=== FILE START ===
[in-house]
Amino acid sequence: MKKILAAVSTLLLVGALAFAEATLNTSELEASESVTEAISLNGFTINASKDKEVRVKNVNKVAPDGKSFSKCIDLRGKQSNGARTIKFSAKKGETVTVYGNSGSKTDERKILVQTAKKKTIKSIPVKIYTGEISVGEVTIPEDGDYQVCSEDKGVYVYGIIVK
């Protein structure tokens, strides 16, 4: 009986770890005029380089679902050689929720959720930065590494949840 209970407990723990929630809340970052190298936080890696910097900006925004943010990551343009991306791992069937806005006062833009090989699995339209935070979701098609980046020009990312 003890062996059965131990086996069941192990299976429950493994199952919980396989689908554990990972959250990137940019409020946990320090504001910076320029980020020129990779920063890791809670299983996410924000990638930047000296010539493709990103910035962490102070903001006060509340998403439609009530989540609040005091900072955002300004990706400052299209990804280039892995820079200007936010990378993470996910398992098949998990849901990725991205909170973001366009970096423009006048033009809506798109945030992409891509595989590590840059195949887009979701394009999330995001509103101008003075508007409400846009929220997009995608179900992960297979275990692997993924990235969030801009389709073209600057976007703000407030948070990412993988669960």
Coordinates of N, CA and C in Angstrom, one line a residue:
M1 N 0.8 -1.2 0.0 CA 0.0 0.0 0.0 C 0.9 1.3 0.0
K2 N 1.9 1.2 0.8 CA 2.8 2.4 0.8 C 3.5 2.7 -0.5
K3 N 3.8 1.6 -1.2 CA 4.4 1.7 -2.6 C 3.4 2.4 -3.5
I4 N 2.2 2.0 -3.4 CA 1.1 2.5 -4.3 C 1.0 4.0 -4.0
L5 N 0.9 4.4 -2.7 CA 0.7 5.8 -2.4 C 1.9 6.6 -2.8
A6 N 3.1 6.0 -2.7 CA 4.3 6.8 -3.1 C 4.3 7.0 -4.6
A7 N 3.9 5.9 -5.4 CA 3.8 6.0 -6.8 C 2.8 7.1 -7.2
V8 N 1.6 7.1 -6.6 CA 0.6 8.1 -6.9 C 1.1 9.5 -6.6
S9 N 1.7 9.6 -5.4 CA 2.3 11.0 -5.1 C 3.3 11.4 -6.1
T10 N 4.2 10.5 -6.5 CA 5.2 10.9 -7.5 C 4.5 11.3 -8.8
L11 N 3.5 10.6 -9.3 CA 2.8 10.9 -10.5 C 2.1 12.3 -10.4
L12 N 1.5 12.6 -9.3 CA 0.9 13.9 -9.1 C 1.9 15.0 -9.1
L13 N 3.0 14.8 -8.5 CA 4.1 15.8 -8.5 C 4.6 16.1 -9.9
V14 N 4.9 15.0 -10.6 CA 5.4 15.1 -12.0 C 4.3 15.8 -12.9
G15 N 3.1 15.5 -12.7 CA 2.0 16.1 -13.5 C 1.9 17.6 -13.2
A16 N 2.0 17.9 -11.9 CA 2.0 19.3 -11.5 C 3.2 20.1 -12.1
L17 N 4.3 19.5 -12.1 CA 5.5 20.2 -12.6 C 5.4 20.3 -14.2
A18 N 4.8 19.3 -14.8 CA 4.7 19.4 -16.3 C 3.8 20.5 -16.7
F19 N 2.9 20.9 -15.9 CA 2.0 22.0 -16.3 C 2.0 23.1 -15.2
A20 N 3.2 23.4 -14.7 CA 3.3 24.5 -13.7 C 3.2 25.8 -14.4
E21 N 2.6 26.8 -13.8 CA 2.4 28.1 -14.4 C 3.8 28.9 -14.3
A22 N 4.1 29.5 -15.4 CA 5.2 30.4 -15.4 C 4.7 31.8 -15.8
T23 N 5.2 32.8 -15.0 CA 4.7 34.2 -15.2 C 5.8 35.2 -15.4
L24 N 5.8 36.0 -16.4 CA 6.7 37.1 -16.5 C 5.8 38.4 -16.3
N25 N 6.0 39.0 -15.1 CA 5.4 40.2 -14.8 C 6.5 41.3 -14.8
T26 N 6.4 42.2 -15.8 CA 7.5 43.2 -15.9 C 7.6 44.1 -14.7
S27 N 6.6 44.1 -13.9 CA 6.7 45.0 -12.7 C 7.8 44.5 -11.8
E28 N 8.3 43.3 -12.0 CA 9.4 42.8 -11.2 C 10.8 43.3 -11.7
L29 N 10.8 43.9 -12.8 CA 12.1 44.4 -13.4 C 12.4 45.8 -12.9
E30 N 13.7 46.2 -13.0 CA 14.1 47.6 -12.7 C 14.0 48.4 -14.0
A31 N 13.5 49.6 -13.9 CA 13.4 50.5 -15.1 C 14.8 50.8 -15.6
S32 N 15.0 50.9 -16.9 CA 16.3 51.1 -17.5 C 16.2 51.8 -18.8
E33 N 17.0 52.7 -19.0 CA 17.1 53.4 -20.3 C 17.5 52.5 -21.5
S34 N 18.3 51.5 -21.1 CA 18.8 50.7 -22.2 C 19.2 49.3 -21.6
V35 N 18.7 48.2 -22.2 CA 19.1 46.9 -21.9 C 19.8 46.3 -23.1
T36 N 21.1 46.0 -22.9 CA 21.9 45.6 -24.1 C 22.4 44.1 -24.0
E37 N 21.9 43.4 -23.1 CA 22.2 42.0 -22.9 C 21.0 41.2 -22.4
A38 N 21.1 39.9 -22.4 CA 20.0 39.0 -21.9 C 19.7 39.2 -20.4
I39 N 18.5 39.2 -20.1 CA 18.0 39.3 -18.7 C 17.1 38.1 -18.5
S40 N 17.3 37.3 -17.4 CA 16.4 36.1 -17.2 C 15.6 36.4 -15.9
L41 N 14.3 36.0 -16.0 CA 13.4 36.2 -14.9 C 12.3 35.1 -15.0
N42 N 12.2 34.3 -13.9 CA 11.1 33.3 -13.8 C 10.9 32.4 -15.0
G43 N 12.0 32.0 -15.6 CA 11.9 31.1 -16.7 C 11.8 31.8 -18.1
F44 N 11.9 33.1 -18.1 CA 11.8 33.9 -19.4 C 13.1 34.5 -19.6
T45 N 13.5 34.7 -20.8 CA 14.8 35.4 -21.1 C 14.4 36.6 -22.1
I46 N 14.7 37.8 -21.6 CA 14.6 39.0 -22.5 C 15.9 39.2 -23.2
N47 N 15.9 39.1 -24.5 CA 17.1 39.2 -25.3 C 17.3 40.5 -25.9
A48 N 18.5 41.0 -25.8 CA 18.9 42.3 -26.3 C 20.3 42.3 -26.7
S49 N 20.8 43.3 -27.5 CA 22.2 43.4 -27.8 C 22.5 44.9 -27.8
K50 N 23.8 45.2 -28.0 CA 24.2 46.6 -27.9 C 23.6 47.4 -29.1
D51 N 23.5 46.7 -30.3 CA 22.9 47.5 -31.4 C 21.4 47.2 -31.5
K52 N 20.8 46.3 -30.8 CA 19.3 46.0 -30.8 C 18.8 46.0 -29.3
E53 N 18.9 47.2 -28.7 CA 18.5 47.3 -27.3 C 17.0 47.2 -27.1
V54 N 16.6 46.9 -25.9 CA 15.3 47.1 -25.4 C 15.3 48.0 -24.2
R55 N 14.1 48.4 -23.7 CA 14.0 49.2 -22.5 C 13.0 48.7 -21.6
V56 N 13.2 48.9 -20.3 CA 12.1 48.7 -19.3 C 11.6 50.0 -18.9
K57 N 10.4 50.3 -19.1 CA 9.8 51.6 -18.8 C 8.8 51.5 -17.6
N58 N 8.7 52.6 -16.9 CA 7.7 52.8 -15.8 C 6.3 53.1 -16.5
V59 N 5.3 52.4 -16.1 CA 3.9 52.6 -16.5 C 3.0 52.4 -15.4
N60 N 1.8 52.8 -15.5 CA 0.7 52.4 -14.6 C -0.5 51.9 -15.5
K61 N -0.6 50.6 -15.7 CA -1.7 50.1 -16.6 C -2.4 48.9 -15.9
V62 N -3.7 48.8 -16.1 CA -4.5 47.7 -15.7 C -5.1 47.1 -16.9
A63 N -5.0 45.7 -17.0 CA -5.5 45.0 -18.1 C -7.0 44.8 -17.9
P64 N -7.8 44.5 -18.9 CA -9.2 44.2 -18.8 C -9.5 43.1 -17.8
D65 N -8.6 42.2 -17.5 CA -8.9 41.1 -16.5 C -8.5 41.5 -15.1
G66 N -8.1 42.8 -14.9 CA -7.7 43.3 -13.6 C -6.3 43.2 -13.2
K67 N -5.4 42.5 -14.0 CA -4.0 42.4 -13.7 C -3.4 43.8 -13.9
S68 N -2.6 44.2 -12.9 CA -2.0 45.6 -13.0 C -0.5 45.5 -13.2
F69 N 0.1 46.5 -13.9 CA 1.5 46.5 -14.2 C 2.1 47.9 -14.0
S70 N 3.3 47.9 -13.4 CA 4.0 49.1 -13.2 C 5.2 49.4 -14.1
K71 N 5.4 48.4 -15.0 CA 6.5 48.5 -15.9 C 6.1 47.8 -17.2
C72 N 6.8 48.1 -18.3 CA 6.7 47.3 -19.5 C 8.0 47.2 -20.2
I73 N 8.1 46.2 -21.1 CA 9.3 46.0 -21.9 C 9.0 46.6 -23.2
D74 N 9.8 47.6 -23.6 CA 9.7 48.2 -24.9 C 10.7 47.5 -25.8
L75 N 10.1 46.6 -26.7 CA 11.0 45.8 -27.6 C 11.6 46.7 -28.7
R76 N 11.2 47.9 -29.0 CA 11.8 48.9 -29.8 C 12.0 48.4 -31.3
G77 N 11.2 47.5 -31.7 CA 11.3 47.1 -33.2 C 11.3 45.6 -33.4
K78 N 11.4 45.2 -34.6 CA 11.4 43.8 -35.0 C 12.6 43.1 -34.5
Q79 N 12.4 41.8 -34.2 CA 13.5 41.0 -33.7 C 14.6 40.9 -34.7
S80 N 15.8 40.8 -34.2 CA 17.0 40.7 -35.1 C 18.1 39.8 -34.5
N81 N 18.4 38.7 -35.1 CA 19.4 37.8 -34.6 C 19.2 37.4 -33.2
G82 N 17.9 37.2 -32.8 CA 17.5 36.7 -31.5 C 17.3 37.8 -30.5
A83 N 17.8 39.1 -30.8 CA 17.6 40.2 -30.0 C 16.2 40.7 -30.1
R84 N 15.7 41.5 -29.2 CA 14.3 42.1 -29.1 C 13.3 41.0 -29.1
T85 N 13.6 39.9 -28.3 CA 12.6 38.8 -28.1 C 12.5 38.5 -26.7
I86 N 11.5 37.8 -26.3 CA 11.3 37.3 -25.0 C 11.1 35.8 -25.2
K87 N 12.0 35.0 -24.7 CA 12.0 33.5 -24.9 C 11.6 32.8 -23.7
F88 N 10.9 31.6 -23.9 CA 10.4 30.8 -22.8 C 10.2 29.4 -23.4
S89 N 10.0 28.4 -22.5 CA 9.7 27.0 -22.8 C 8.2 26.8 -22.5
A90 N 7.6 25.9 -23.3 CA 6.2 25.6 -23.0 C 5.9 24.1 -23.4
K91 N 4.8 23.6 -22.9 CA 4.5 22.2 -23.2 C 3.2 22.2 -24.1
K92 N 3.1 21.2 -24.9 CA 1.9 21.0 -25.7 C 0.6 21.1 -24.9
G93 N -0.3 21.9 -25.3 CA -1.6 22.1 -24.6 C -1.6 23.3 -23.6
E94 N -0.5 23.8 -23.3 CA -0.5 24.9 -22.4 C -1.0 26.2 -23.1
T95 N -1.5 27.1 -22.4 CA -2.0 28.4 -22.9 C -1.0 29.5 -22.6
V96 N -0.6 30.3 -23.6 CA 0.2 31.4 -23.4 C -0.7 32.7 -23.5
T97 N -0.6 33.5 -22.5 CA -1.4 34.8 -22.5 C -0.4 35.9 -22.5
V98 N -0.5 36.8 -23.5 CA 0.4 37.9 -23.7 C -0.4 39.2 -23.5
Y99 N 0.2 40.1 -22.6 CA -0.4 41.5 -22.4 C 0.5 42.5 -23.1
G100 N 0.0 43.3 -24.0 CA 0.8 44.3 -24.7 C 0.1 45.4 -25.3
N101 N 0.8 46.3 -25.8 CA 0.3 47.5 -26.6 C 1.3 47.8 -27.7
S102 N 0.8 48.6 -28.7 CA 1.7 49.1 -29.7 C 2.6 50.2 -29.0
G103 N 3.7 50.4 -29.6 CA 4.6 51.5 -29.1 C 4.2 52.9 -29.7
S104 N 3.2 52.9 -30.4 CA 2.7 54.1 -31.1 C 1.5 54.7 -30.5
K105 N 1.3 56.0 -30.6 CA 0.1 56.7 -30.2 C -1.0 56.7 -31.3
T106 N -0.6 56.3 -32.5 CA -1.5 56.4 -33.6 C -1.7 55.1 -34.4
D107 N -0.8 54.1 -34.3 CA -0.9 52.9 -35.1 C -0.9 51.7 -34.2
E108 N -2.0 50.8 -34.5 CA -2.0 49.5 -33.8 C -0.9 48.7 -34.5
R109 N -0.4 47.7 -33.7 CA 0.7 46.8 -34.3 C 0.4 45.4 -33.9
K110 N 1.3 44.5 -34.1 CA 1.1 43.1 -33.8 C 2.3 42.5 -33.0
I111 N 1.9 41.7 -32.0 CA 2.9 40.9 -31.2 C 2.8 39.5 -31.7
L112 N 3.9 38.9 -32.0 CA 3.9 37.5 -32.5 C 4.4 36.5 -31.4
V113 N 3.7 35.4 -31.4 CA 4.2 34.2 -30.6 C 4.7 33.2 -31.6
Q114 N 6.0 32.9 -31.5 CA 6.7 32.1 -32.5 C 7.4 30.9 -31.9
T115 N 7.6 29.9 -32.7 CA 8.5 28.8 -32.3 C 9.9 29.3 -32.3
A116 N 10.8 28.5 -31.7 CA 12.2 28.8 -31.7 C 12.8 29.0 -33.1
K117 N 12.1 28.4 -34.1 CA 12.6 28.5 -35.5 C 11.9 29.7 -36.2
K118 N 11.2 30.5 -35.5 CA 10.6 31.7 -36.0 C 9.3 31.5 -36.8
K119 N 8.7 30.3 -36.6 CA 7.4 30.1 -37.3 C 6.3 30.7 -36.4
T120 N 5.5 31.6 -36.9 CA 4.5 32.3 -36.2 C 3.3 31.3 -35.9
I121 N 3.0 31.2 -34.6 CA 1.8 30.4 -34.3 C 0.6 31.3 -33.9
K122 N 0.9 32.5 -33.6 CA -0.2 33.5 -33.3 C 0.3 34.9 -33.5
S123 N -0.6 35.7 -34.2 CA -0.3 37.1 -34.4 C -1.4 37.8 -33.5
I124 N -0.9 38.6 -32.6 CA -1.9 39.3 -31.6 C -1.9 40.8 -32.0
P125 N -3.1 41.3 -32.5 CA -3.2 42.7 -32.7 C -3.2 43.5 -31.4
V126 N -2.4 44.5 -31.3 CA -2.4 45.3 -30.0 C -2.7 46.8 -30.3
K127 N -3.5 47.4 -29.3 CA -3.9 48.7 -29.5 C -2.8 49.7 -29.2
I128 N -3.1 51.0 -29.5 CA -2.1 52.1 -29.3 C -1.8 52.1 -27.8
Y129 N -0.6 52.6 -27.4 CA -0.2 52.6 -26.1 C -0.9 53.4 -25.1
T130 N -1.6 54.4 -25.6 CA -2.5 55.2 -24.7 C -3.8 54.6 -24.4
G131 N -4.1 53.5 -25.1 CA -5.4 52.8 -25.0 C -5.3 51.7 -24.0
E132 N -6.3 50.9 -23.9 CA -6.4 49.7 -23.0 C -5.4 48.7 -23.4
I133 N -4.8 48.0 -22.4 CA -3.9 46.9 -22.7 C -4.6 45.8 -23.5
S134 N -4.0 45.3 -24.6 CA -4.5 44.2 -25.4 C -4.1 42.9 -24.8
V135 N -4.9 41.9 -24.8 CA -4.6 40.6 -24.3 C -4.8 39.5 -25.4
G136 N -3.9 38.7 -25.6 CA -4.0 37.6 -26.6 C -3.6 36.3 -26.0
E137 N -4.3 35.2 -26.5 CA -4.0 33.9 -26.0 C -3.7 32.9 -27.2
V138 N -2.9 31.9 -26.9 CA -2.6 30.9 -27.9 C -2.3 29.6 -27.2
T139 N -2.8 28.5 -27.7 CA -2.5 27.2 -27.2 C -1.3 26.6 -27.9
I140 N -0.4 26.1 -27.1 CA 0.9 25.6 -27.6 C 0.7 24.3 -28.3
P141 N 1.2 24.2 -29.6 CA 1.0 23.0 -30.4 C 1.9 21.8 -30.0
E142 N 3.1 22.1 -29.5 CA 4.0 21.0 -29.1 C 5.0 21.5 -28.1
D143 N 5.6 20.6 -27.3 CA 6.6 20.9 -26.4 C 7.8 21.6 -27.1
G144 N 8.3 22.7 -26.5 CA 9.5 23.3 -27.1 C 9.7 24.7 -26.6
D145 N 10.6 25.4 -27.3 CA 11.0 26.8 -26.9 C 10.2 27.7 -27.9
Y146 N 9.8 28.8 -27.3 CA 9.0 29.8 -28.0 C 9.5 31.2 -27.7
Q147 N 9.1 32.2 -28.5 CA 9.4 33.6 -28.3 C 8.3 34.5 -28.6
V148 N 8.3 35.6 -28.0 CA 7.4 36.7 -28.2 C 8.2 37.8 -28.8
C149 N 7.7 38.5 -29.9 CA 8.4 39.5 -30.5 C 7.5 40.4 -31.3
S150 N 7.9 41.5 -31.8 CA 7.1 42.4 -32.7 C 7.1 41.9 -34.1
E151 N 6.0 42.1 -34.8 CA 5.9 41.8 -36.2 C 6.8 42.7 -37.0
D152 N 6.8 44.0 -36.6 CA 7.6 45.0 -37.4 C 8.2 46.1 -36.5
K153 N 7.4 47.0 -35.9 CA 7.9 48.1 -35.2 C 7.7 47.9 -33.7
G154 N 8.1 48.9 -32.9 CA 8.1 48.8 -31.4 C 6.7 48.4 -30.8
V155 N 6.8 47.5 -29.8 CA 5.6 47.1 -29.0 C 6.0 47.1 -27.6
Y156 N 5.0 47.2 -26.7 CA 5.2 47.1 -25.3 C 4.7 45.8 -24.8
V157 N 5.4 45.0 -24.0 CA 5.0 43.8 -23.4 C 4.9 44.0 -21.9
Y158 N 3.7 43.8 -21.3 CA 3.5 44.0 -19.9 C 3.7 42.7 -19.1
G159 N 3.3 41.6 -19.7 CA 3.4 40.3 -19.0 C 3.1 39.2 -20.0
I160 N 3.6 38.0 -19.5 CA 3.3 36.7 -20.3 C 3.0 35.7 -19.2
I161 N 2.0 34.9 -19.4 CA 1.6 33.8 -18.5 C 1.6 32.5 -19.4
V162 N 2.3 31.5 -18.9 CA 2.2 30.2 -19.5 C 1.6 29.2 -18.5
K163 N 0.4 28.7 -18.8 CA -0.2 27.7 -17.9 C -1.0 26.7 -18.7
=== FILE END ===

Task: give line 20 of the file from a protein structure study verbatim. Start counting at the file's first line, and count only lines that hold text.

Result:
A16 N 2.0 17.9 -11.9 CA 2.0 19.3 -11.5 C 3.2 20.1 -12.1